Let's be honest, I expected one of the worst Ravens' broadcasts of the year Sunday. It was bad enough that CBS Sports, which has gone three-for-three in seriously flawed Ravens telecasts this season, was covering the game. But worse yet, it was the CBS team of Greg Gumbel and Dan Dierdorf calling it.
There is no sports broadcaster more reviled in these parts than Dierdorf. In fact, last season, I had to elevate my review rhetoric to a new high (or low) and invoke the word "gasbag" to describe him. (It has since been used at this blog for several CBS sportscasters who act like they know and get it oh-so-wrong way too often for the salaries they are being paid.)
But fair is fair, and Dierorf and Gumbel did OK in Sunday's 29-14 win over the Houston Texans. I wouldn't go so far as to say they did just fine -- Dierdorf still fills the airwaves with way too much phony bluster, and everything he knows he learned in last night's meeting with the coach of the team he likes best. But he was a lot less annoying Sunday because the team he liked best was the Ravens.
Gumbel and Dierdorf made mistakes. But they were either relatively minor or quickly corrected.
After the Ravens' first touchdown, Gumbel told us "Matt Schaub goes 7 for 8" on the drive.
But in the time it takes for a producer to say," Hey Greg, Schaub's the Texans' quarterback, not the Ravens," Gumbel corrected himself with, "Joe Flacco, excuse me."
And when Flacco managed to get a pass off to Ray Rice with two Texans hanging on him, I am pretty sure Dierdorf was trying to pay a compliment in saying of the Ravens quarterback, "He's doing a Ben Roethlisberger."
But for a Baltimore audience, even invoking the hated Pittsburgh Steelers quarterback can ruin a telecast. OK, I'm kidding about that. But it does raise a larger issue about Dierdorf: One of the reasons he is so despised by Ravens fans is his worship of "Big Ben" Rosethlisberger. And the comparison just reminds some Baltimore viewers of games we had to sit through with Dierdorf going on and on about the Steelers quarterback.
But the good outweighed the bad Sunday.
Dierdorf did an excellent job of explaining how the Texans offensive line worked a "stretch play" to block in one direction so as to create a "back gate" for the runner to cut and go in the other. And, as he explained it, the producers showed us a replay that clearly illustrated the way it was supposed to work.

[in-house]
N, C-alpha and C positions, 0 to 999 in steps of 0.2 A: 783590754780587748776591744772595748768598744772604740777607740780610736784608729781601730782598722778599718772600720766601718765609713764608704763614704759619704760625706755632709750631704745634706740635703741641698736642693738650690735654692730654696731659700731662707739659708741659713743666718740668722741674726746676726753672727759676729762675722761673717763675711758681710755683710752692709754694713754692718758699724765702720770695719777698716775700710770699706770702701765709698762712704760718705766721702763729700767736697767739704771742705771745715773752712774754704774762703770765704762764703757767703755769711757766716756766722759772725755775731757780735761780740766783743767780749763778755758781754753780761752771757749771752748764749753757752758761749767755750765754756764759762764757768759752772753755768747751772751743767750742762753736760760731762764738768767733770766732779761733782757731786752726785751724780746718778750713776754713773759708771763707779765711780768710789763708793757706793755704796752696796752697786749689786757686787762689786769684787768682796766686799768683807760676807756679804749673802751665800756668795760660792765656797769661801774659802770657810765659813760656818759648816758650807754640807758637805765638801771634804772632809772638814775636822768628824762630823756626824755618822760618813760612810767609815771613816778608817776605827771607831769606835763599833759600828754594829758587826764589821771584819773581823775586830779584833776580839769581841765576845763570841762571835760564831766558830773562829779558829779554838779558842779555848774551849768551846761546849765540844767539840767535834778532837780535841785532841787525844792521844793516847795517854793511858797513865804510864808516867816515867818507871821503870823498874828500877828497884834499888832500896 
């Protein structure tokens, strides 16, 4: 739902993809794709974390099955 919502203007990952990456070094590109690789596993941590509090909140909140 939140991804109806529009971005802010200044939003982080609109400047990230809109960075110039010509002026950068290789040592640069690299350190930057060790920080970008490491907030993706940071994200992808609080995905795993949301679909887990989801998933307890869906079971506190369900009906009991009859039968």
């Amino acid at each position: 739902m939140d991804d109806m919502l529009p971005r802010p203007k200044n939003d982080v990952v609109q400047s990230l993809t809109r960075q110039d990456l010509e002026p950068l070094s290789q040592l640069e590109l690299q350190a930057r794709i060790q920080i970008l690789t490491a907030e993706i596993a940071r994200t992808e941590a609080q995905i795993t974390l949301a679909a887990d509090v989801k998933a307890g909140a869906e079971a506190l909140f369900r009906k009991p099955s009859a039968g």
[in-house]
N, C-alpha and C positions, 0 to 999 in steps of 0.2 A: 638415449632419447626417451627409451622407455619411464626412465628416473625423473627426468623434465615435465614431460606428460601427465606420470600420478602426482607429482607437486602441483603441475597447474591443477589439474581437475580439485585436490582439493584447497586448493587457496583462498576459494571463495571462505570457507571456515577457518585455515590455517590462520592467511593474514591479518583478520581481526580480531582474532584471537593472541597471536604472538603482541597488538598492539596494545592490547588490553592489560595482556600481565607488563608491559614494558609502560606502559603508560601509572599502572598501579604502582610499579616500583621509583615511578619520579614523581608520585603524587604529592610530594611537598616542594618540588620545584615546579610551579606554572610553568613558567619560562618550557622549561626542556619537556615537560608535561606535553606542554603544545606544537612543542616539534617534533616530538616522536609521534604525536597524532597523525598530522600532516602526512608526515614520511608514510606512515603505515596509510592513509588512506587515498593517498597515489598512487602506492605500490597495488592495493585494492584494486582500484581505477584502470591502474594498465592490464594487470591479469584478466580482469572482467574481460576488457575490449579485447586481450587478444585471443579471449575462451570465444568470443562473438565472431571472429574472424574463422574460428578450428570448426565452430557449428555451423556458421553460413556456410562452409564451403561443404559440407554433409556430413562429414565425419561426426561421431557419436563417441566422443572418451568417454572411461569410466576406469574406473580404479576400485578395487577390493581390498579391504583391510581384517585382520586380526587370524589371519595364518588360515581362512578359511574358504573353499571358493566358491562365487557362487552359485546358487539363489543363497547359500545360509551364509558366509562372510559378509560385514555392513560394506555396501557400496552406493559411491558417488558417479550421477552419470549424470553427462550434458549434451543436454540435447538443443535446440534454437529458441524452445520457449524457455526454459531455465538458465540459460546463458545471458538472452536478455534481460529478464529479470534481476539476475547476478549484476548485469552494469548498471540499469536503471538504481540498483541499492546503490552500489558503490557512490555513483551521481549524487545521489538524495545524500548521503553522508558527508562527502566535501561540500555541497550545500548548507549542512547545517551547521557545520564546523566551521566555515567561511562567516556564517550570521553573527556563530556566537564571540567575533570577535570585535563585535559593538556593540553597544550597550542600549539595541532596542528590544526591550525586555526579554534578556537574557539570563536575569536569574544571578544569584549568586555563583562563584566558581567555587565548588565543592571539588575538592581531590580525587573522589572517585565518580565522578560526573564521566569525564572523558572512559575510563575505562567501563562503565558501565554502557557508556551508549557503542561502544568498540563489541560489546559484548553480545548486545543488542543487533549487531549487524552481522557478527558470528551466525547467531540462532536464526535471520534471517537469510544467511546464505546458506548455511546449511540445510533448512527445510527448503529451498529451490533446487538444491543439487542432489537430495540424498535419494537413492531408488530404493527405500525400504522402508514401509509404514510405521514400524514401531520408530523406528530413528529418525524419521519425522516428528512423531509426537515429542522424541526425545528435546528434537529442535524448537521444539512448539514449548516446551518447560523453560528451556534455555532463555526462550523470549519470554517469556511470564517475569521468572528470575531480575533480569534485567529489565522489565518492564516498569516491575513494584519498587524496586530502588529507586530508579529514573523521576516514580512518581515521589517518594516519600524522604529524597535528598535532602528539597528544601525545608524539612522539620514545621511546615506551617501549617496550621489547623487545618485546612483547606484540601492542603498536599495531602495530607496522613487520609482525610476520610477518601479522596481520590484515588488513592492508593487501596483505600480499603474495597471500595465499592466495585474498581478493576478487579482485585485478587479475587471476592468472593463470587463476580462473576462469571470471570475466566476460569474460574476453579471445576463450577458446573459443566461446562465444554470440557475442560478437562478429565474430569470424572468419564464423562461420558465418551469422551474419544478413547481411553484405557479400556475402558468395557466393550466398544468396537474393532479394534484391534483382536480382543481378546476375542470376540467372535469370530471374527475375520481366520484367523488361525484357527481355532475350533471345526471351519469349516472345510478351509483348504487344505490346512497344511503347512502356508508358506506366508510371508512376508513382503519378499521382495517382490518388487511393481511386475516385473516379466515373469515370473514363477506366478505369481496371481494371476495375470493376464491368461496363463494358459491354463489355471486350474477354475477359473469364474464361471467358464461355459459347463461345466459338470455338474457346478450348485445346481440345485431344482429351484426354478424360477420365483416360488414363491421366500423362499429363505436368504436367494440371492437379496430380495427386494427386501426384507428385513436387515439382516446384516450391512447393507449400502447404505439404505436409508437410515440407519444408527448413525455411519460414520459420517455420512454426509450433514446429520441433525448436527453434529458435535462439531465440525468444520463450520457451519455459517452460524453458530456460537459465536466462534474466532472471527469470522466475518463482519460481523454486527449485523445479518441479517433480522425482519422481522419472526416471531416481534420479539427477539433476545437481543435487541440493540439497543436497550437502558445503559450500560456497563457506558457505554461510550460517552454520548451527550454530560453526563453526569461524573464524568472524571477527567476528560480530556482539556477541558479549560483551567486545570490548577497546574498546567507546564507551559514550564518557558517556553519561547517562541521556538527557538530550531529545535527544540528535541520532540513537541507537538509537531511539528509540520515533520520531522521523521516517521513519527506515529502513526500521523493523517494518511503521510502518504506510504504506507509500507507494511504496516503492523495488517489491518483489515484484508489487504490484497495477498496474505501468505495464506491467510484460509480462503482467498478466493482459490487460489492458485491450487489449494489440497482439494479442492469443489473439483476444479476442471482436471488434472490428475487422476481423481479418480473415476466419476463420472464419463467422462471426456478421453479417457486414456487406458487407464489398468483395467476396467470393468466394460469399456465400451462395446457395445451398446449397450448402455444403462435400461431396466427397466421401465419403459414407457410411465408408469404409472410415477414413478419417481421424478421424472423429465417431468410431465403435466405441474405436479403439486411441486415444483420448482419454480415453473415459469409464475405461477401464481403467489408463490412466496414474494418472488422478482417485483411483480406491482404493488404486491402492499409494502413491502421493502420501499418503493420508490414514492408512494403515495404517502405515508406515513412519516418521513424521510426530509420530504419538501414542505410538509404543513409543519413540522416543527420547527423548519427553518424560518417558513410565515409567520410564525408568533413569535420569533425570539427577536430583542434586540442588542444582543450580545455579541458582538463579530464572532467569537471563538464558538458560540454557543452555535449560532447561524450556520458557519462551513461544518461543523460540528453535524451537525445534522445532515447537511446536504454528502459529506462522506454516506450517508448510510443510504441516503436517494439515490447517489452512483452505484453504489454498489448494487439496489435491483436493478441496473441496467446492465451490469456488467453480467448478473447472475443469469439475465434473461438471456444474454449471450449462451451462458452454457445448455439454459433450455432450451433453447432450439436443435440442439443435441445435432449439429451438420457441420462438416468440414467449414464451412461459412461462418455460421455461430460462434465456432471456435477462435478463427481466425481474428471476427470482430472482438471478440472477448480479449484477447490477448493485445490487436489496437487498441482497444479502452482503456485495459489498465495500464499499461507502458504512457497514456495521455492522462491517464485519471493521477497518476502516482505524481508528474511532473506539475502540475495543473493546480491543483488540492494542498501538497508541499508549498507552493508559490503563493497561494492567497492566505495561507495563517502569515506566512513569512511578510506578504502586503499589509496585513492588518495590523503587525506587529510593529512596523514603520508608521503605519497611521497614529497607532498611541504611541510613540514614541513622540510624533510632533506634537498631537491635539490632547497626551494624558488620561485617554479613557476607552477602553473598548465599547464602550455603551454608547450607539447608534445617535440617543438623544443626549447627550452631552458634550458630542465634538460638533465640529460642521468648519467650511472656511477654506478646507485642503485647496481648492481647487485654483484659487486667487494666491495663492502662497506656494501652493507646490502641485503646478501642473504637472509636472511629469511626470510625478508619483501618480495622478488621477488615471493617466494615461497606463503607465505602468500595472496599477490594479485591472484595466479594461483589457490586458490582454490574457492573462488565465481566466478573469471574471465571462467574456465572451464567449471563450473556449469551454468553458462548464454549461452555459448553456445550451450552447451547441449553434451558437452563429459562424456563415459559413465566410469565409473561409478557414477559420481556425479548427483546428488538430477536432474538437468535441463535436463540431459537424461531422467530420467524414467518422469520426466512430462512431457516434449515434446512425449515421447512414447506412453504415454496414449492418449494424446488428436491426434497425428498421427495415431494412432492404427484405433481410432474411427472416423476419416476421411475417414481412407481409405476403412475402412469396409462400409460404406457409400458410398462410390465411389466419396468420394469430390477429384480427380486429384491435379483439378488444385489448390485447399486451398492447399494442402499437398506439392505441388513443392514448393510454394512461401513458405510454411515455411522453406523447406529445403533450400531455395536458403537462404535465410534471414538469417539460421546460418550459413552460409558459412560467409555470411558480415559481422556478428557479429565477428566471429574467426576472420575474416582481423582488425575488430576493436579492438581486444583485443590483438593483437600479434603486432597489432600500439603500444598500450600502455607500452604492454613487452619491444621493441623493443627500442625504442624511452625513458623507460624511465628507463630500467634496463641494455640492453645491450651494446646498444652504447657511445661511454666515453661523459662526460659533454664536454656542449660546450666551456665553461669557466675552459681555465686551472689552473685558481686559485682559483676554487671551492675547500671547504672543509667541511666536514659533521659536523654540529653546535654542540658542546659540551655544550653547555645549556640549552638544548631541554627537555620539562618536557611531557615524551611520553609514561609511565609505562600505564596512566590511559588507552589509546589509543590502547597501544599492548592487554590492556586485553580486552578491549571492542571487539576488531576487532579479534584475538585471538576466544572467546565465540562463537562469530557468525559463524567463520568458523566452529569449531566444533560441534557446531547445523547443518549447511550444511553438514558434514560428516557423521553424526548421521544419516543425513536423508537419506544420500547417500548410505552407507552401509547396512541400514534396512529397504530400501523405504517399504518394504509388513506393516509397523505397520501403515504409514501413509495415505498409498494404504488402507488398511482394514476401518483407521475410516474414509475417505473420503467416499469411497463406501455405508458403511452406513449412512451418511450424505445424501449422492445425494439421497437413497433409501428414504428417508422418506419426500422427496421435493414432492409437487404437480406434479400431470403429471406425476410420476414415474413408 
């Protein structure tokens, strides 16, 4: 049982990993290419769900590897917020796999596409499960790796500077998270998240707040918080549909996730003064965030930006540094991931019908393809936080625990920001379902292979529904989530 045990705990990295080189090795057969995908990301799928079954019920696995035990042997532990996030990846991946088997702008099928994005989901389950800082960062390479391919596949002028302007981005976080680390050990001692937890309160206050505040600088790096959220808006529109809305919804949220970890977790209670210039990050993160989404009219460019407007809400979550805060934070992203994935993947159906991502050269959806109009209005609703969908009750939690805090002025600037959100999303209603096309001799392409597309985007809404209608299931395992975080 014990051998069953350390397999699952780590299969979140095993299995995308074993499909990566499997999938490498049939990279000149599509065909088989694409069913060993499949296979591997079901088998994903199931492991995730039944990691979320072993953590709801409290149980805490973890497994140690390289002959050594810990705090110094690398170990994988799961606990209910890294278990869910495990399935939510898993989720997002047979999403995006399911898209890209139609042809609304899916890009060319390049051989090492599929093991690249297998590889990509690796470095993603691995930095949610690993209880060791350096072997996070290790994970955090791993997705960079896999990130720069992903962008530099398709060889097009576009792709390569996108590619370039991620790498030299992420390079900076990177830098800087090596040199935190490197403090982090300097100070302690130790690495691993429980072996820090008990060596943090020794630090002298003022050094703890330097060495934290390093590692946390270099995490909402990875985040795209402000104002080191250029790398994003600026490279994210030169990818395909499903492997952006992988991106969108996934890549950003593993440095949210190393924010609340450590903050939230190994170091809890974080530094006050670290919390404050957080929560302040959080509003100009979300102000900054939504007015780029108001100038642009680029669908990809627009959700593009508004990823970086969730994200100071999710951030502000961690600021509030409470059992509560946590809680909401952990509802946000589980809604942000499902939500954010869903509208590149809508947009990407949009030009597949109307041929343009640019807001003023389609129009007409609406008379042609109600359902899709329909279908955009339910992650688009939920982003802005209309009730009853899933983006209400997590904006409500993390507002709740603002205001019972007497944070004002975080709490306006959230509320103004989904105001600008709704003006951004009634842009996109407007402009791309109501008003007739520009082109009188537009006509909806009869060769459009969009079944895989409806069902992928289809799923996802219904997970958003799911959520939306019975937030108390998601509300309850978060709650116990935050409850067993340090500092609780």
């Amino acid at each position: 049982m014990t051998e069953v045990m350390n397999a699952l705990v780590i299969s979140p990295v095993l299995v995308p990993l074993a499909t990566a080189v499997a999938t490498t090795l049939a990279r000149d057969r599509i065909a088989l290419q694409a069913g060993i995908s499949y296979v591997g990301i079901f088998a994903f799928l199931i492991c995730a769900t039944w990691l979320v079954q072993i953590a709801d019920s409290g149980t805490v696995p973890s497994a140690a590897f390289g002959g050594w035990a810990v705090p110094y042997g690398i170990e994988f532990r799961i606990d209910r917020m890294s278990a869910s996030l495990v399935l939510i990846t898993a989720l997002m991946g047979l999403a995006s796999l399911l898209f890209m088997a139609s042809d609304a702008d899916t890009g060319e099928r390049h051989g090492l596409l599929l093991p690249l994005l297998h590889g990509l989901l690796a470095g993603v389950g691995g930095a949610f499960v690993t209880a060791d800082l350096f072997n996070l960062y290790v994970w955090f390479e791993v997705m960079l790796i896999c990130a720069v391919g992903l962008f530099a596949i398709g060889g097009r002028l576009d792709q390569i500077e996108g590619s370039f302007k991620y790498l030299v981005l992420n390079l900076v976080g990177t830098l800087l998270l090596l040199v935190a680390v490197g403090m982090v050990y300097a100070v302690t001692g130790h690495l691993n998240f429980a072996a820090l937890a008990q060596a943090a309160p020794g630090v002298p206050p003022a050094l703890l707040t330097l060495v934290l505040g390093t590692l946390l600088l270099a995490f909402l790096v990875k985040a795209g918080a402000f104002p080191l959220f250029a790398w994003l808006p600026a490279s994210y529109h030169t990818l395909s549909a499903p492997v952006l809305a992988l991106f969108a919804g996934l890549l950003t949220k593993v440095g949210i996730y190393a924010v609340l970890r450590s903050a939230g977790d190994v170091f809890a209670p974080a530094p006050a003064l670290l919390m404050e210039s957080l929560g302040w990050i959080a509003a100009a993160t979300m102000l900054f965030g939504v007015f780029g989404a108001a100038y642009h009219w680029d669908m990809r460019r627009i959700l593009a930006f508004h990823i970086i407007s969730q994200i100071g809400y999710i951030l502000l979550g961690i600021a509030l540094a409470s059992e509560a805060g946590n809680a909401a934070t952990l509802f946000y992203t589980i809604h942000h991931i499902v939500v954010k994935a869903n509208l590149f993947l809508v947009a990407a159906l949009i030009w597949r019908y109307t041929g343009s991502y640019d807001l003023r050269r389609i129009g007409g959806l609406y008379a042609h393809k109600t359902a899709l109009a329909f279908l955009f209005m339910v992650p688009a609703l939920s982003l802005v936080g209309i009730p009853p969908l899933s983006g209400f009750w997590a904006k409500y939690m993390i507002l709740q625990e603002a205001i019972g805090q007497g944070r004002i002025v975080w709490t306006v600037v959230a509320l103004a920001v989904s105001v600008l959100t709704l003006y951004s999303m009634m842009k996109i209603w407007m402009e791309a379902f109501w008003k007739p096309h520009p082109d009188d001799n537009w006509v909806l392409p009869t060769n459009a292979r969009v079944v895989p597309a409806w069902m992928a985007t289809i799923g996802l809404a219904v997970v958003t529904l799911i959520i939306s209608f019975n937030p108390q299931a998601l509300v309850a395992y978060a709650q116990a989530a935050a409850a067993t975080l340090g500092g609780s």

And then there was this exchange in which Gumbel, unlike many play-by-play announcers, showed he was actually listening to his analyst. And not only listening, but willing and able to gently correct him.
"Boy, who knew Ray Rice was going to turn out to be this kind of player?" Dierdorf said after another outstanding effort by the running back.
"You know what?" Gumbel said. "He knew."
As for the production itself, the CBS crew offered a skillfully produced, tasteful video tribute to Pat Modell, who died last week, as Gumbel and Dierdorf explained that the letters the Ravens wore on their uniforms Sunday, PBM, were the initials of the wife of former Ravens owner Art Modell.
And don't ask me why, but Dierdorf and Gumbel suddenly seem to have fallen in love with Baltimore. I counted at least three times that Gumbel mentioned how loud the fans at M & T Bank Stadium were -- loud in a good way.
And Dierdorf was positively gushing at times: "This stadium on the Inner Habor, it's just such a picturesque setting," he said. "And Camden Yards right next door -- this is quite a sports complex."
Hey, we'll take it.
We'll even overlook the gasbag (I'm sorry, I mean, slightly inflated and false) tone of authority Dierdorf invoked all too often Sunday when he said stuff like, "A field goal now is not acceptable," as he did in the first half during a Ravens drive.
Not acceptable to whom? To fans, to coaches, to players? And how does he know what any of those three groups really think is or isn't acceptable? He just makes it up whether he knows or not, and ...
Ok, I'm going to stop now, before I take back all the nice stuff I said about Gumbel, Dierdorf and CBS Sports. We won, and he only mentioned Roethlisberger once. Let's leave it right there.